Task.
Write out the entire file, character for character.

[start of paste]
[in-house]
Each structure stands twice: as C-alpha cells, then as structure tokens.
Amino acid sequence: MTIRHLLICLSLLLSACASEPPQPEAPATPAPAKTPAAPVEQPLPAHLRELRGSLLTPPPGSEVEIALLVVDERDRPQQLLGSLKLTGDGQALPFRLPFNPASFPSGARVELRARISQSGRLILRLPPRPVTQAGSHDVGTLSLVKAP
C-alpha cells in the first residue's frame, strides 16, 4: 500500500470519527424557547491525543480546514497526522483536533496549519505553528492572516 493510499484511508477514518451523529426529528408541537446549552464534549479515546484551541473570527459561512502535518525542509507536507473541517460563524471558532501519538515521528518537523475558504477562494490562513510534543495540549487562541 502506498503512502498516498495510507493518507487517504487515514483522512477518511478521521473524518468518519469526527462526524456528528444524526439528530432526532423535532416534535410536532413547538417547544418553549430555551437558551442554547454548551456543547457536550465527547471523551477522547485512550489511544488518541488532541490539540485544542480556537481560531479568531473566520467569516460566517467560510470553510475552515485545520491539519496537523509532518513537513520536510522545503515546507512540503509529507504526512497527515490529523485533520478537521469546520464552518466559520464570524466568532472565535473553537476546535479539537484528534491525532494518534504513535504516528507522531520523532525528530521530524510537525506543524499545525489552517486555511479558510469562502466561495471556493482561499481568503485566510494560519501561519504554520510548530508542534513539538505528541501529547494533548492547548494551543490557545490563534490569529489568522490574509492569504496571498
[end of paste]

[in-house]
Each structure stands twice: as C-alpha cells, then as structure tokens.
Amino acid sequence: MTIRHLLICLSLLLSACASEPPQPEAPATPAPAKTPAAPVEQPLPAHLRELRGSLLTPPPGSEVEIALLVVDERDRPQQLLGSLKLTGDGQALPFRLPFNPASFPSGARVELRARISQSGRLILRLPPRPVTQAGSHDVGTLSLVKAP
C-alpha cells in the first residue's frame, strides 16, 4: 500500500470519527424557547491525543480546514497526522483536533496549519505553528492572516 493510499484511508477514518451523529426529528408541537446549552464534549479515546484551541473570527459561512502535518525542509507536507473541517460563524471558532501519538515521528518537523475558504477562494490562513510534543495540549487562541 502506498503512502498516498495510507493518507487517504487515514483522512477518511478521521473524518468518519469526527462526524456528528444524526439528530432526532423535532416534535410536532413547538417547544418553549430555551437558551442554547454548551456543547457536550465527547471523551477522547485512550489511544488518541488532541490539540485544542480556537481560531479568531473566520467569516460566517467560510470553510475552515485545520491539519496537523509532518513537513520536510522545503515546507512540503509529507504526512497527515490529523485533520478537521469546520464552518466559520464570524466568532472565535473553537476546535479539537484528534491525532494518534504513535504516528507522531520523532525528530521530524510537525506543524499545525489552517486555511479558510469562502466561495471556493482561499481568503485566510494560519501561519504554520510548530508542534513539538505528541501529547494533548492547548494551543490557545490563534490569529489568522490574509492569504496571498